News at a glance: Logging ’s effects, endangered abalone, and a contract for UC postdocs
CONSERVATION Life can thrive in a partially logged forest, study finds Forest plants and animals can thrive in selectively logged areas , calling into question their designation as degraded ecosystems, a study in Malaysia has found. An international team of researchers studied differences among an intact old forest, partly logged forest areas, and sites cleared for oil palm plantations, all of them in Sabah state on northern Borneo. The scientists used data—gathered over 12 years by the Stability of Altered Forest Ecosystems project, one of the world’s largest ecological studies—about local plant productivity, animal populations, and what they ate. In each plot, the team calculated how photosynthetic energy flows through the ecosystem, a measure of its vitality and resilience. The selective logging created open space that fostered plant growth, which led to a 2.5-fold increase in consumption of vegetation by animals compared with the old-growth forest, the researchers report this week in Nature . The diversity of birds and mammals stayed roughly the same. In the monoculture palm plantations, animals consumed as much as in the old-growth forest, but their species diversity plummeted. The research was funded primarily by the U.K. Natural Environment Research Council. PUBLIC ENGAGEMENT Museum head pushes for diversity The American Museum of Natural History last week named as its new president b...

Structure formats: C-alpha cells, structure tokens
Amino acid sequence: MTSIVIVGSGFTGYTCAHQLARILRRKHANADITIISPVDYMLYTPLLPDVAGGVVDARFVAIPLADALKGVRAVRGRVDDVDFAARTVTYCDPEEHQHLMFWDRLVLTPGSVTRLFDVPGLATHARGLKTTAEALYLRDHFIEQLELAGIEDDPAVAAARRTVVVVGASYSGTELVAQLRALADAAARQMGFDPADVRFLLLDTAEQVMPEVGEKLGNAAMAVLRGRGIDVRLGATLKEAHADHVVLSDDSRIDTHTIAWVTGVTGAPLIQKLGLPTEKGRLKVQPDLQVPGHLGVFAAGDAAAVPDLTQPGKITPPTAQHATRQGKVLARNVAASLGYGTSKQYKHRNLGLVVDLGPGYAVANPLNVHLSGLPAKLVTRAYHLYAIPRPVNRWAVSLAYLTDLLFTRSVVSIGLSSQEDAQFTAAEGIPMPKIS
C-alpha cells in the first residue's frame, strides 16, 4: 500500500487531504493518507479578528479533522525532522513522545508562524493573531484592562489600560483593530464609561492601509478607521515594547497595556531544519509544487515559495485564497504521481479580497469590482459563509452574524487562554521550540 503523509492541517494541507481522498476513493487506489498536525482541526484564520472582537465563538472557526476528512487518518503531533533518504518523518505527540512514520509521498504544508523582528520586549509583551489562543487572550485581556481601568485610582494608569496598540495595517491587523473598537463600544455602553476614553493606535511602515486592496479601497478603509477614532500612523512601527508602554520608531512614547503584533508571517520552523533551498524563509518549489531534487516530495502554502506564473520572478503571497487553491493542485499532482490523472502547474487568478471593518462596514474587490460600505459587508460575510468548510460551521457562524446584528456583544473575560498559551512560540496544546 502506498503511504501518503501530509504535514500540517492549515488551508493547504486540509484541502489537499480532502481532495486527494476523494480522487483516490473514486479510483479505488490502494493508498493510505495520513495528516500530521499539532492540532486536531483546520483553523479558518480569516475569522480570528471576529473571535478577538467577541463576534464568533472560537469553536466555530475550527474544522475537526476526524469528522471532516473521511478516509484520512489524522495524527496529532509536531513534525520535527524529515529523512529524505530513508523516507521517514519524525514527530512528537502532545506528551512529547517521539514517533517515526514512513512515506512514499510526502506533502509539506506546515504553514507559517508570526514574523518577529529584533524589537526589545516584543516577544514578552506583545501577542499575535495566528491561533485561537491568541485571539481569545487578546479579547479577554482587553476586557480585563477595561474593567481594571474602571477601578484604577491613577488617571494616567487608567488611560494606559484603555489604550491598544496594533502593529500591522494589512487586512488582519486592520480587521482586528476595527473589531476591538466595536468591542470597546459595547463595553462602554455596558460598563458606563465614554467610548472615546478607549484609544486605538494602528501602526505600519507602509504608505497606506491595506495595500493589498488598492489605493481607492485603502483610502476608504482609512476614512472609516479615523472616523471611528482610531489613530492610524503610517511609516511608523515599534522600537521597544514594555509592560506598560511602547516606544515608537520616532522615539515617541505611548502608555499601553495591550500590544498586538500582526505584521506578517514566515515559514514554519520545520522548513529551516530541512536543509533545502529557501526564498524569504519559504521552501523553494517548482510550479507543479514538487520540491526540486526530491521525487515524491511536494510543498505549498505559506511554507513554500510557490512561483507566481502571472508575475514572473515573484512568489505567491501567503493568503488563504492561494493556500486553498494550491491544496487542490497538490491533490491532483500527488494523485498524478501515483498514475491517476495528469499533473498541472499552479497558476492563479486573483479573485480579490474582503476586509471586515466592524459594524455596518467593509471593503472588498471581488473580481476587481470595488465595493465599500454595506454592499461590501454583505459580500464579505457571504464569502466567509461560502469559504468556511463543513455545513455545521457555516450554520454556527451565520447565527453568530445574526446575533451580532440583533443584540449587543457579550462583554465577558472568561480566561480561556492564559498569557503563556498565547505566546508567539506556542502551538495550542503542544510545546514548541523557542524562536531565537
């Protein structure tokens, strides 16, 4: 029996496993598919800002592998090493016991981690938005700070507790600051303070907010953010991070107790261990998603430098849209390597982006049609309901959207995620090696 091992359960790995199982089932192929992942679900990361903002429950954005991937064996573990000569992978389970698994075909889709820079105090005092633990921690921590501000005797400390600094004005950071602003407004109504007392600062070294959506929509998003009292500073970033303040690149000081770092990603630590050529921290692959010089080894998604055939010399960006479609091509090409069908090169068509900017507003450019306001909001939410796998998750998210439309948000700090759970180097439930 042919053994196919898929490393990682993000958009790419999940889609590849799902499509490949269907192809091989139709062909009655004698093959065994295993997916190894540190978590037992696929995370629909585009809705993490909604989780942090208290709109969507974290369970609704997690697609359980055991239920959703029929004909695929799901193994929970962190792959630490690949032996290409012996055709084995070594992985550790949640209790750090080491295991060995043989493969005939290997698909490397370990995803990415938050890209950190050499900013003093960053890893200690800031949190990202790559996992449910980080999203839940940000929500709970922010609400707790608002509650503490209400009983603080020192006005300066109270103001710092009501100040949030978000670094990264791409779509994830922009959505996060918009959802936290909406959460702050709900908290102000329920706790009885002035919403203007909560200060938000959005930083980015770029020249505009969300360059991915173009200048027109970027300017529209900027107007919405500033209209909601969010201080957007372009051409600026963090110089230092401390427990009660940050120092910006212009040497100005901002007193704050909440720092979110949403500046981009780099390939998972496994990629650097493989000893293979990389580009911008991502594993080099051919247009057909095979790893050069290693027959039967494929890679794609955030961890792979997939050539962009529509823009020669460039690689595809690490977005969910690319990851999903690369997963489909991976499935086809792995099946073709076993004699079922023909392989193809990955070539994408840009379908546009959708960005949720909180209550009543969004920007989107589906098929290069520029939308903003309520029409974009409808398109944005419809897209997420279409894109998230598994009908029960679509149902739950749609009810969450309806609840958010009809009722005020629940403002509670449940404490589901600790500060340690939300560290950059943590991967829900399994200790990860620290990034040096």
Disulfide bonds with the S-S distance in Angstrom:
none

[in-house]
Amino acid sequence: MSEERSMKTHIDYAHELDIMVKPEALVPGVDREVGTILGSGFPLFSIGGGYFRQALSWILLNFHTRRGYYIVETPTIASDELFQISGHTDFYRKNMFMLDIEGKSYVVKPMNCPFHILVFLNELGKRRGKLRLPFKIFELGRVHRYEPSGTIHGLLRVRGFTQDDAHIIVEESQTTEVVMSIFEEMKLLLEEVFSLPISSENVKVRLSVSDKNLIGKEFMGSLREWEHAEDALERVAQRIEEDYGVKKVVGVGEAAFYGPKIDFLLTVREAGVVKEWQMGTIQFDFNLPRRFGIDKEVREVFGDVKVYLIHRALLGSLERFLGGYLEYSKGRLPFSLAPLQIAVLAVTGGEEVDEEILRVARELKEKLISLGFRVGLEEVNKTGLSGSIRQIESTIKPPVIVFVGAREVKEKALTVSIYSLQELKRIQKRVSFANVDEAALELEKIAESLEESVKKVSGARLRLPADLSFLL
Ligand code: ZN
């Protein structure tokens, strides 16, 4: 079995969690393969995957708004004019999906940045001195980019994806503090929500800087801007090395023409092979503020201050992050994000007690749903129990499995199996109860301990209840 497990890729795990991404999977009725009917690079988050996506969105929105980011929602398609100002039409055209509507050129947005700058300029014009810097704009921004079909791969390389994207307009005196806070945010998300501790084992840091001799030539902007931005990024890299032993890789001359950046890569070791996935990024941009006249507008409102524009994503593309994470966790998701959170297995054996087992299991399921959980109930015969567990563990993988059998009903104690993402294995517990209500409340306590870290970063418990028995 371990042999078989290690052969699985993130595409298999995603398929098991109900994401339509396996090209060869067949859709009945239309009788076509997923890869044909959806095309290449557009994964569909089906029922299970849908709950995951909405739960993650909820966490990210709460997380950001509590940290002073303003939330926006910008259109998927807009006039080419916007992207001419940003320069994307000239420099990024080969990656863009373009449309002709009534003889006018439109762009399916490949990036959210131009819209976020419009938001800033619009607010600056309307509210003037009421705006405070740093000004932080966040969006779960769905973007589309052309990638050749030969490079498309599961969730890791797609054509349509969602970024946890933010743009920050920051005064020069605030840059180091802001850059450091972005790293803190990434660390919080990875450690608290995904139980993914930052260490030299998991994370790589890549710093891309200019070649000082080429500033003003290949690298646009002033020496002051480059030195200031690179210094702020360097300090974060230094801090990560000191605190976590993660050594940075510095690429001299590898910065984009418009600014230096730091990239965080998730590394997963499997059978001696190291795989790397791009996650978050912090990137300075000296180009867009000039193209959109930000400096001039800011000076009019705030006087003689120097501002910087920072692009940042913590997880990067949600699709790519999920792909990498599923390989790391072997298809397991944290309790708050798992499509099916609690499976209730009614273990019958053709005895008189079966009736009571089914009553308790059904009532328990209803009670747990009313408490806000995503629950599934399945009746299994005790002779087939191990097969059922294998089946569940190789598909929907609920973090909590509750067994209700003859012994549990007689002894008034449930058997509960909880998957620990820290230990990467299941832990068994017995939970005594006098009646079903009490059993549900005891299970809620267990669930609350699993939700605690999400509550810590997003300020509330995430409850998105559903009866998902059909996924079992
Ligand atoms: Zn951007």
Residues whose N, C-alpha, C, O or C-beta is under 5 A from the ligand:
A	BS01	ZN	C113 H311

Source: ScienceNOW - Category: Science Source Type: news
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